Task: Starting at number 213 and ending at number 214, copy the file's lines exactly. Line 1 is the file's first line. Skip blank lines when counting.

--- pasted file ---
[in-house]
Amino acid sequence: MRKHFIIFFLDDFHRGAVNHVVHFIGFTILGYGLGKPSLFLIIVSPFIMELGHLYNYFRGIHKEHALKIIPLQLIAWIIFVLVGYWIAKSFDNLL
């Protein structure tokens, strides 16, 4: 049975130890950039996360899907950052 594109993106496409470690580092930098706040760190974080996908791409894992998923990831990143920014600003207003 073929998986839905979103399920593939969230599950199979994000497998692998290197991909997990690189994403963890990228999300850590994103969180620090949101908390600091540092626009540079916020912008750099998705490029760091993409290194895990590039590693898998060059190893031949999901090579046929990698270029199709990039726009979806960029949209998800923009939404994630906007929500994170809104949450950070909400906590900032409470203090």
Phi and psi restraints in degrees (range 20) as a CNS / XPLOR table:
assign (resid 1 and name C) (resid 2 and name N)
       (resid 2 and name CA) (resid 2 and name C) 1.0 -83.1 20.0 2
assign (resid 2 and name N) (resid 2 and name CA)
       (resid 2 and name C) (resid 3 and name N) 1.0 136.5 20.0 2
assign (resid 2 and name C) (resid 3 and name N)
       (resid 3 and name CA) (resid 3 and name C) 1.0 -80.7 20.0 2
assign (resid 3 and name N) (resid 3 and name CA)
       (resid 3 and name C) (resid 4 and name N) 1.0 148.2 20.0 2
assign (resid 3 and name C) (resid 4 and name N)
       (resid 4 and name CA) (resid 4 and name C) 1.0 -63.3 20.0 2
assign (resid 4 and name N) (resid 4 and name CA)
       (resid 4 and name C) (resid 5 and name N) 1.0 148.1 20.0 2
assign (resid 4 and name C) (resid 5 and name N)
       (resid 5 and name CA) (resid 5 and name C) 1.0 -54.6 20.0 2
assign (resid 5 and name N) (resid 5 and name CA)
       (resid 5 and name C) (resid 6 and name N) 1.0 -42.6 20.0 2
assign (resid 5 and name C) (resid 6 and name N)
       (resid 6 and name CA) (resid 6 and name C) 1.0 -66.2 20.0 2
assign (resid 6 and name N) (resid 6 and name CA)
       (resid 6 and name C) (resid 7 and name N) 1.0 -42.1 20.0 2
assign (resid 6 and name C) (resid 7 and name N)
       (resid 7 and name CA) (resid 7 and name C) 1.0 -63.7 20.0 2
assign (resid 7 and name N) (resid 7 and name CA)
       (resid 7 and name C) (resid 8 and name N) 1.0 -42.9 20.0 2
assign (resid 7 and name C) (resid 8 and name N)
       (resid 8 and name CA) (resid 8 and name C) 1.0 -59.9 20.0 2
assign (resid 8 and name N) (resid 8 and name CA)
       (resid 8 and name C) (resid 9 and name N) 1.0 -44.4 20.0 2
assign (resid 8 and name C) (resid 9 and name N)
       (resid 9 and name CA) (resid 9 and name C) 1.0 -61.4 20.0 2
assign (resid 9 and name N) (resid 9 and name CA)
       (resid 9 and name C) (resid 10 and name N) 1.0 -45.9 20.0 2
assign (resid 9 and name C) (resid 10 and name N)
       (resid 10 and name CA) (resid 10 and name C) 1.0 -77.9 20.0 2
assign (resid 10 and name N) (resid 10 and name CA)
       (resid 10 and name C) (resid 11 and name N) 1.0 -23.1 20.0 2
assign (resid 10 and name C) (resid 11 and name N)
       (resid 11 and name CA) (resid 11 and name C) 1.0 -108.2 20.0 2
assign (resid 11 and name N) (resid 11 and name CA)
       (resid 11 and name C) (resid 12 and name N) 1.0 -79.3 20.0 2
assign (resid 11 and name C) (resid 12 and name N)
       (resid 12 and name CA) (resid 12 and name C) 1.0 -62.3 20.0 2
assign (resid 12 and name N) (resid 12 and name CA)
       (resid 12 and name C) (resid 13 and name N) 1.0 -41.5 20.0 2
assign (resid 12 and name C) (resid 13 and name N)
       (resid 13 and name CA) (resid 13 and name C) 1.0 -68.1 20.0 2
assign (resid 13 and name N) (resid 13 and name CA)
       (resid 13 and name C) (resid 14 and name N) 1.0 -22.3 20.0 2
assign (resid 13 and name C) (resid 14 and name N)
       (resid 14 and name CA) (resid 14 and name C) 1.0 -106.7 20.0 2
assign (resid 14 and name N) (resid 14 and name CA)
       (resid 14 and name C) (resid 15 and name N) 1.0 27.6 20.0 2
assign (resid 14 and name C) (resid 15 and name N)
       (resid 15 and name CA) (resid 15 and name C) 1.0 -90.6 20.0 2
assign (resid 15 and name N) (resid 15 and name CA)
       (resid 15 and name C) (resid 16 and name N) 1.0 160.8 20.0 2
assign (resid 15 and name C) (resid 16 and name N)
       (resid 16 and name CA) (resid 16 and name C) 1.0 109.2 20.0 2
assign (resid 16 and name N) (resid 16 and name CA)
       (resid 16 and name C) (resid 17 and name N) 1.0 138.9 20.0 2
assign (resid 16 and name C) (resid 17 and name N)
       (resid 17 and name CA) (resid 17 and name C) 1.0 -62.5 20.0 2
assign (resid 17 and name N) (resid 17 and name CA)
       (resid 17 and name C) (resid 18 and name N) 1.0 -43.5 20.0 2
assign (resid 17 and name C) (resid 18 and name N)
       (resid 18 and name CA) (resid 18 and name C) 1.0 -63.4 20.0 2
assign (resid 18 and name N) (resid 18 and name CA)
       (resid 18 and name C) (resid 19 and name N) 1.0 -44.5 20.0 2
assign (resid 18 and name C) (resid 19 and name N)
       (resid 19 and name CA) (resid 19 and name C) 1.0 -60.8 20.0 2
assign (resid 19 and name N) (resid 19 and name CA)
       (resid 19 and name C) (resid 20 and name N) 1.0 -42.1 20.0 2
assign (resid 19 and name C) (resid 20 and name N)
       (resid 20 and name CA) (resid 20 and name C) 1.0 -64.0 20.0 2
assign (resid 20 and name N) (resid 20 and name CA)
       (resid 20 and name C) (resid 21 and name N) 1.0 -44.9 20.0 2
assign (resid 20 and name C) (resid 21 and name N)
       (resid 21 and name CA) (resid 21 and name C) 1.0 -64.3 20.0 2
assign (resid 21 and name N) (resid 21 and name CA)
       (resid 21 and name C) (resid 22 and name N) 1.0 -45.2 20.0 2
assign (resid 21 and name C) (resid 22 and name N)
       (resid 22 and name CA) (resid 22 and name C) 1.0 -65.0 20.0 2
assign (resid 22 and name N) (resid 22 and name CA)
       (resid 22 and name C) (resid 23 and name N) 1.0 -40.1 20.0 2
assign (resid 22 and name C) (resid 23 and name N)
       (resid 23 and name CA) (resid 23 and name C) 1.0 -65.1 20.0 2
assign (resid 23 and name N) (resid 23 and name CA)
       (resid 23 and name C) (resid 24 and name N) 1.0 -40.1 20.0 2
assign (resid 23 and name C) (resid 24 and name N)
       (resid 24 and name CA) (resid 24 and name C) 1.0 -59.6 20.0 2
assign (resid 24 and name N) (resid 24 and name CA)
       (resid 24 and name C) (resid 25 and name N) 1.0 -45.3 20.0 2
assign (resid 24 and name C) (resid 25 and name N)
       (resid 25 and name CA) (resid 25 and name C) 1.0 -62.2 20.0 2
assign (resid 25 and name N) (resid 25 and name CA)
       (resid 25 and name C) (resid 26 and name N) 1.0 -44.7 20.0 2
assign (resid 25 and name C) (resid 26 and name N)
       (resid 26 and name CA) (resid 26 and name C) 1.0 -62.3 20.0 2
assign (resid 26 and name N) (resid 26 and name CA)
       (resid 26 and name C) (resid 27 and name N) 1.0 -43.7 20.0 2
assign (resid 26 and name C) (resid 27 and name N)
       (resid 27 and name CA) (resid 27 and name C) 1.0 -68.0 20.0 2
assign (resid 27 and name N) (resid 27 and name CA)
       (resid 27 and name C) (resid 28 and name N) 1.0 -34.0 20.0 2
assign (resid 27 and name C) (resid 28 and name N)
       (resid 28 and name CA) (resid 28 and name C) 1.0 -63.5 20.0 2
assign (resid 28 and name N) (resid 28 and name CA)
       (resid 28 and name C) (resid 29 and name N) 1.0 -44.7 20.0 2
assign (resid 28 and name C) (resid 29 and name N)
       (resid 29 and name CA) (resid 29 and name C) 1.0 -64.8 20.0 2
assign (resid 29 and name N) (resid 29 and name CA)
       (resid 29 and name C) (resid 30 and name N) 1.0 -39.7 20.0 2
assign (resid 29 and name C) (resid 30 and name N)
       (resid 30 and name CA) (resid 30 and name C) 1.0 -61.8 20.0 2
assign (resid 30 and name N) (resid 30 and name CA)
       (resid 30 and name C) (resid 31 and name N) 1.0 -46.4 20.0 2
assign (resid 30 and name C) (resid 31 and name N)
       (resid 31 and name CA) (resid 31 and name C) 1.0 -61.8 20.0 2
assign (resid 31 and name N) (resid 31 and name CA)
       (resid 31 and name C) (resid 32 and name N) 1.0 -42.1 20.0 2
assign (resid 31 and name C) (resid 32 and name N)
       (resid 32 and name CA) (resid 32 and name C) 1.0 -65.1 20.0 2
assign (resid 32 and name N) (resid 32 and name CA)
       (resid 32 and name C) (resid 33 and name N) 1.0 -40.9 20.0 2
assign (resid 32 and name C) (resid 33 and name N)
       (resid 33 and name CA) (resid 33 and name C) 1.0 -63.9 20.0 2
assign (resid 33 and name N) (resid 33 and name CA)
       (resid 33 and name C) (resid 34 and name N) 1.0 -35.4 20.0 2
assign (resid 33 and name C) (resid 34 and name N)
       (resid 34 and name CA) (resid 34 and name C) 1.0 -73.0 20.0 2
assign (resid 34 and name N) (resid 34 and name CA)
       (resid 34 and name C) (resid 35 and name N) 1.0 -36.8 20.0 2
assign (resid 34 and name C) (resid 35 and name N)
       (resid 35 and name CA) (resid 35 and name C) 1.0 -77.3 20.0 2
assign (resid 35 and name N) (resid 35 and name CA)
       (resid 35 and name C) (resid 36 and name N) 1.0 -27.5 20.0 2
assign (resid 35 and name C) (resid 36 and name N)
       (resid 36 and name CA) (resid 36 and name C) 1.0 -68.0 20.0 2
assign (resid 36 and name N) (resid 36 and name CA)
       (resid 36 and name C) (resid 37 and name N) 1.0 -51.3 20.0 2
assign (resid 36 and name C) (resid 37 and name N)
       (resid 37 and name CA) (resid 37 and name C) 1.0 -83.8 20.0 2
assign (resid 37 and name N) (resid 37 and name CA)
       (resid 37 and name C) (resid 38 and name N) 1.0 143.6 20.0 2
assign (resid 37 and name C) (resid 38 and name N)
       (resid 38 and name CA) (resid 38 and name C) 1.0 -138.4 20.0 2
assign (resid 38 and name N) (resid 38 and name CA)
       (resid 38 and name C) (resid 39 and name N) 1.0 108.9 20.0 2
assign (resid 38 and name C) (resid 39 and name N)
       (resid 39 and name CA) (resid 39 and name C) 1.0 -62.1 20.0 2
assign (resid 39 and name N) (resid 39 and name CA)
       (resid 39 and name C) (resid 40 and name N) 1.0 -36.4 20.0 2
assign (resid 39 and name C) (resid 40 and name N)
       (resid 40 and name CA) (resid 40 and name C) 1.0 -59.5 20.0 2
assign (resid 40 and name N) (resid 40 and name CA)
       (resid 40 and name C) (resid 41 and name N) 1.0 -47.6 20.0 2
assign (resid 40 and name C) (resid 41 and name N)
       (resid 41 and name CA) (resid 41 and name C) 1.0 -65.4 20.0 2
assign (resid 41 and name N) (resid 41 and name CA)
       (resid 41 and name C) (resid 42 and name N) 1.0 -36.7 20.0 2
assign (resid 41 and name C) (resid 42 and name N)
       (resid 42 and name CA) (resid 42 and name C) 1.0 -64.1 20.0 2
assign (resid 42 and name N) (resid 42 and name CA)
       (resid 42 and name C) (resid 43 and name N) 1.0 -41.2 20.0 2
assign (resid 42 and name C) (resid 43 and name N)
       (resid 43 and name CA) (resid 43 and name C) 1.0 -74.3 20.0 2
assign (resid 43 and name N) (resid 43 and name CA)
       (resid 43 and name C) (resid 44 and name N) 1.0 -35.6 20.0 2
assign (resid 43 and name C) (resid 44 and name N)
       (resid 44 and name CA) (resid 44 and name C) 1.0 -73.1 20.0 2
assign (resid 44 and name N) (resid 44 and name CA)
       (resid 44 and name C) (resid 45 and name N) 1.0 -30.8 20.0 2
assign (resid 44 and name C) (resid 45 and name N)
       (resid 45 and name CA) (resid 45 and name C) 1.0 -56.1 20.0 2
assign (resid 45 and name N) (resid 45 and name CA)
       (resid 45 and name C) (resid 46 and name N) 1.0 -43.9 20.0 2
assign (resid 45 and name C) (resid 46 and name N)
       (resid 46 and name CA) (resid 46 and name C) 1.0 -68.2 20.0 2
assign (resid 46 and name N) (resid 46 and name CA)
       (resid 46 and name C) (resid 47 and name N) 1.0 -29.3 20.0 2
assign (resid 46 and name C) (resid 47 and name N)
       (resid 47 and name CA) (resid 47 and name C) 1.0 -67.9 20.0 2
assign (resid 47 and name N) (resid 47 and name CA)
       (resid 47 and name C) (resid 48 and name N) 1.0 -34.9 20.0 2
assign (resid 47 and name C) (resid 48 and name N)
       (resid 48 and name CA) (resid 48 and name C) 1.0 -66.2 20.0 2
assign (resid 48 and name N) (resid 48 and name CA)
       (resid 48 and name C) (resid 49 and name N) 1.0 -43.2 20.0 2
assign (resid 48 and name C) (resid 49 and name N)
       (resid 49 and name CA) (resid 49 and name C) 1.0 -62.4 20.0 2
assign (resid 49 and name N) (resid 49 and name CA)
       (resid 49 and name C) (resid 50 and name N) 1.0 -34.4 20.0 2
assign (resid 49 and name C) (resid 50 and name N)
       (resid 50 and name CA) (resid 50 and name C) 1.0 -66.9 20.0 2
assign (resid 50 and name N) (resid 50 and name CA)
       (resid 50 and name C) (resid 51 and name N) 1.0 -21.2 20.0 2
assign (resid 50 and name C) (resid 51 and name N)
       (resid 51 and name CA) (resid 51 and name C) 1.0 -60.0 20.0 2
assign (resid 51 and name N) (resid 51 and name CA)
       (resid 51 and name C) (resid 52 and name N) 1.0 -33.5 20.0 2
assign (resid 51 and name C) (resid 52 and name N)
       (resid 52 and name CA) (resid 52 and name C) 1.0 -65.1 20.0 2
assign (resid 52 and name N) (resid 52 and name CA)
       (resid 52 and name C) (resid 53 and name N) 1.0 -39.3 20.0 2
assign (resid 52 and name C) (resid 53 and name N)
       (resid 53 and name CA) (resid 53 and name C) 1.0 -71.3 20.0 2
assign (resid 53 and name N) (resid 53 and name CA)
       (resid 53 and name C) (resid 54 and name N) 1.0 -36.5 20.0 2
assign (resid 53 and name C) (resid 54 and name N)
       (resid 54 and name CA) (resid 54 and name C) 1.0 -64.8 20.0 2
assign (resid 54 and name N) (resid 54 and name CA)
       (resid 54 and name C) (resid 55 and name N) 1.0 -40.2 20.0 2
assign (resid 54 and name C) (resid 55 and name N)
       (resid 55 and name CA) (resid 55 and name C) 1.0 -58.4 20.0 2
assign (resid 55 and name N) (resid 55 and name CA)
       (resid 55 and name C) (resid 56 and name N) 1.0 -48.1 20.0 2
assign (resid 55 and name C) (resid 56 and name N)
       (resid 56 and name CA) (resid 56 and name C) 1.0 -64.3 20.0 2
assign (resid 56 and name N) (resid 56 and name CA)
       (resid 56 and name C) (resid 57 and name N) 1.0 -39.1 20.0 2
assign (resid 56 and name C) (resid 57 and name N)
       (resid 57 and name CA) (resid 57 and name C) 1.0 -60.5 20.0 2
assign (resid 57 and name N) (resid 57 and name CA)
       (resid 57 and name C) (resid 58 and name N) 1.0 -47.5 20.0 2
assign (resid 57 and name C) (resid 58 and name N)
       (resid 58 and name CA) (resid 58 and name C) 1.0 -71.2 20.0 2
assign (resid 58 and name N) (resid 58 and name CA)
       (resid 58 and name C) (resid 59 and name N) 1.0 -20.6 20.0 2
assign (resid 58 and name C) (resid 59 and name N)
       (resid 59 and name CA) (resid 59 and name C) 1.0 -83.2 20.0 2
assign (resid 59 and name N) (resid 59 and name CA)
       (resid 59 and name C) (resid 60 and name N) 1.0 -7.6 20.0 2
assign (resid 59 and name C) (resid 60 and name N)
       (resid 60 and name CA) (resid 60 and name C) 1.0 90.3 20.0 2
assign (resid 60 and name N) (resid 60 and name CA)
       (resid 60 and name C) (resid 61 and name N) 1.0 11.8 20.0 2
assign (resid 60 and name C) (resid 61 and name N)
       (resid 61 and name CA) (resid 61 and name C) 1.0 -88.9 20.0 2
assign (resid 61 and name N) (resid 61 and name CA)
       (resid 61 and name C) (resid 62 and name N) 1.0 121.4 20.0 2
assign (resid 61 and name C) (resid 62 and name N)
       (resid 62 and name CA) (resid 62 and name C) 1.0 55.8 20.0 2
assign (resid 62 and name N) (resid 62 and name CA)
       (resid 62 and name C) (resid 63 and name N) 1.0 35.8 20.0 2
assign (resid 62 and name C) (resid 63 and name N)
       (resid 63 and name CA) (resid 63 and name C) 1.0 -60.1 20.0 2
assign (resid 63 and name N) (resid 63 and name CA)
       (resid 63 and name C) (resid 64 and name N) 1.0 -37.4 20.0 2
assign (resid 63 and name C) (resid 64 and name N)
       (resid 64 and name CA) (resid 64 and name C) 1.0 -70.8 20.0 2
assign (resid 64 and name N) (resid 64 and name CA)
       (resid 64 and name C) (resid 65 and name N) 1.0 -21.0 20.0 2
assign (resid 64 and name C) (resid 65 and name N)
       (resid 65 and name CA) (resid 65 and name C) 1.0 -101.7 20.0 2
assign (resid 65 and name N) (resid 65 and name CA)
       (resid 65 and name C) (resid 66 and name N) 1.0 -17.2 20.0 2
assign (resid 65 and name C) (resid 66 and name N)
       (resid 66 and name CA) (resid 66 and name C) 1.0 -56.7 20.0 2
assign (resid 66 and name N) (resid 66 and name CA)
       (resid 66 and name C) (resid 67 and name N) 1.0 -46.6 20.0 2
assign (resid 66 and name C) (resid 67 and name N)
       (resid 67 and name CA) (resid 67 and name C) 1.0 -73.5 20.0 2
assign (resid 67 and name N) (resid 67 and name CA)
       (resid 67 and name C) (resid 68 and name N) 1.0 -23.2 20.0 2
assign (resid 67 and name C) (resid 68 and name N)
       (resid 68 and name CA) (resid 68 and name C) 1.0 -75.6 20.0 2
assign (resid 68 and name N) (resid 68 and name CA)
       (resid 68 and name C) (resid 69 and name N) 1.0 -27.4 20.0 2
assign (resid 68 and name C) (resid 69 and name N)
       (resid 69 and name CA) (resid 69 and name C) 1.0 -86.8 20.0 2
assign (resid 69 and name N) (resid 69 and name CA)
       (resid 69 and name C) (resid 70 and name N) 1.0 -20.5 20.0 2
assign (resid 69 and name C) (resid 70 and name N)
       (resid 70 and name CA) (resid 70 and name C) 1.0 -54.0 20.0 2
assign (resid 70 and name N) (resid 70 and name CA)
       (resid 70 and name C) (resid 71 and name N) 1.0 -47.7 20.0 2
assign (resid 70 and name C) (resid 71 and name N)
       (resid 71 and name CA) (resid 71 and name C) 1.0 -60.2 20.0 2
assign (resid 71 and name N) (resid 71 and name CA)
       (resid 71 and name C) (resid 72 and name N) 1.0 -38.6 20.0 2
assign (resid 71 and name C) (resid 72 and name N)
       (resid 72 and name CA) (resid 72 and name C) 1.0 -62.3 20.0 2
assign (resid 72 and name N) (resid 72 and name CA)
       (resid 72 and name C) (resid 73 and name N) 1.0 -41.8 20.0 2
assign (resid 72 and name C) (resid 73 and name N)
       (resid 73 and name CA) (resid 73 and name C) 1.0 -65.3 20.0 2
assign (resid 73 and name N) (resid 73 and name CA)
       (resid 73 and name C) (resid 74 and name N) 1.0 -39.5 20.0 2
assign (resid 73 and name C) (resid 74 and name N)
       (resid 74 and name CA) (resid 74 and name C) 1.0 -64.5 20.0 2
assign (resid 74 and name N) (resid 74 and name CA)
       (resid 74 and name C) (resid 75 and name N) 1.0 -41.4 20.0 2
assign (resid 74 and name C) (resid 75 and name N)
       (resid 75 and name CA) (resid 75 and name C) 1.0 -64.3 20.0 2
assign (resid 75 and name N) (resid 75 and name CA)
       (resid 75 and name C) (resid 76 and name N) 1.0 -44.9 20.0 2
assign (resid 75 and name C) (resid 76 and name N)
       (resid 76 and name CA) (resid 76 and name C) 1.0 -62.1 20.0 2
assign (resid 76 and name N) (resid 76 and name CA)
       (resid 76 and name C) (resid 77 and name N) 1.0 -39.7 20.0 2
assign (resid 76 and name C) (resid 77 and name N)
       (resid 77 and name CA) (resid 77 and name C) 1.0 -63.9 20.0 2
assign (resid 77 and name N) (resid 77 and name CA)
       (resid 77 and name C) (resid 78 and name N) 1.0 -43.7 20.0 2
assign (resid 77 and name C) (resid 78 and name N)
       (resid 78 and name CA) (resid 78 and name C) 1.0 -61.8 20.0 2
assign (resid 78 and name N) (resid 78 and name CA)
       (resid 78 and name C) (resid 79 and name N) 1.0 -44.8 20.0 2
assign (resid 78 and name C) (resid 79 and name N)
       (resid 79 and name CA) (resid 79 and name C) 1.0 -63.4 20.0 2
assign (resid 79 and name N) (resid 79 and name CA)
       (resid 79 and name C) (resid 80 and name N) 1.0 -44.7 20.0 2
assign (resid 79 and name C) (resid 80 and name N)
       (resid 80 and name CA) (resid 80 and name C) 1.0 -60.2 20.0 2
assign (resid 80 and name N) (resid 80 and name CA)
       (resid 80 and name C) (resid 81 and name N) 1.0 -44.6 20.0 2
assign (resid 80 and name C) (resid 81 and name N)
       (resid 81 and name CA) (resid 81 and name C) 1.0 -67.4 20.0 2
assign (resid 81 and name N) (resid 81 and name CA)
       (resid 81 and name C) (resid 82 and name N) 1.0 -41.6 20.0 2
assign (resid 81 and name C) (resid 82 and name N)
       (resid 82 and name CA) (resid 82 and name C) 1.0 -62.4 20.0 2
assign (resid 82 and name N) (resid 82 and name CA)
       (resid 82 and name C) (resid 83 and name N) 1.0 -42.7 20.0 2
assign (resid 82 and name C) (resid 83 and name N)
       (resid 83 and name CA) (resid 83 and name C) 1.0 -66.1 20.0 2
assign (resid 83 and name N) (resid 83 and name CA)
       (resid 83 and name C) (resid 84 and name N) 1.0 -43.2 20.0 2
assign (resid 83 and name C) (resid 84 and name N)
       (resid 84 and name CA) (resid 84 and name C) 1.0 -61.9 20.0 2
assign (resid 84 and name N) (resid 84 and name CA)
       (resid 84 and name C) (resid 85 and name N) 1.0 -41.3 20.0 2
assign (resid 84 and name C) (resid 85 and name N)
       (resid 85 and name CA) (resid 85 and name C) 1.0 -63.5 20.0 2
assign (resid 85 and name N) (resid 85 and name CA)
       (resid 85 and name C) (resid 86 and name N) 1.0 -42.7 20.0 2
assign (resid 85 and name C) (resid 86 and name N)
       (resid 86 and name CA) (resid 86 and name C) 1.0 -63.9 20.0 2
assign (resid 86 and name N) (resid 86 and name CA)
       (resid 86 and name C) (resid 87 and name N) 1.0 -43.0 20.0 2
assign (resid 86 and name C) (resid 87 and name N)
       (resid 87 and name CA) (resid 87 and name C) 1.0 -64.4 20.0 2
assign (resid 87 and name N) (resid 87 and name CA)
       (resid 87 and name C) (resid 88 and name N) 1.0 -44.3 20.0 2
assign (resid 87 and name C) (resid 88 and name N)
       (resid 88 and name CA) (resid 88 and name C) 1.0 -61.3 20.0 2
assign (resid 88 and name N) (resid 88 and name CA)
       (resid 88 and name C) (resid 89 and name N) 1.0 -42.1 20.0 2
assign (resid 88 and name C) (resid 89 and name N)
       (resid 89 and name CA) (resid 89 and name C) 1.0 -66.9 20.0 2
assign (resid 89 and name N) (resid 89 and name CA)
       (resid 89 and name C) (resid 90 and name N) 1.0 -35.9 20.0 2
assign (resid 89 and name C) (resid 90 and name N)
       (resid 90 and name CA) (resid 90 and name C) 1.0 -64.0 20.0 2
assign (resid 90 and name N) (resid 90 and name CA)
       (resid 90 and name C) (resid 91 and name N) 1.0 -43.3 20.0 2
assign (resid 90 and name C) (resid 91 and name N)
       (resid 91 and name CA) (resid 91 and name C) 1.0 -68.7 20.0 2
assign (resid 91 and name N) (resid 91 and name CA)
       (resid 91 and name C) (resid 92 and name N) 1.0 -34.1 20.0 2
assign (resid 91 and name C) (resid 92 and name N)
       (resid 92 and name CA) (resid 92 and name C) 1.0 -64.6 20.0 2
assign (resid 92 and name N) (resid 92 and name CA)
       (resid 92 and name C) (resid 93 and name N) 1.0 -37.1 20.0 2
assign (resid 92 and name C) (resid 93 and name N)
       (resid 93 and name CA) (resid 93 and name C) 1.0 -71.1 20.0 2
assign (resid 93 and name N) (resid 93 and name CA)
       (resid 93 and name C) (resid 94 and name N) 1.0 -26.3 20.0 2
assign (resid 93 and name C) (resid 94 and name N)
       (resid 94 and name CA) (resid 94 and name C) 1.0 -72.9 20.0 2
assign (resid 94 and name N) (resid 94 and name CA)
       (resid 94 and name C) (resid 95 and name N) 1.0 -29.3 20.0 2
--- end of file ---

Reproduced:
assign (resid 53 and name C) (resid 54 and name N)
       (resid 54 and name CA) (resid 54 and name C) 1.0 -64.8 20.0 2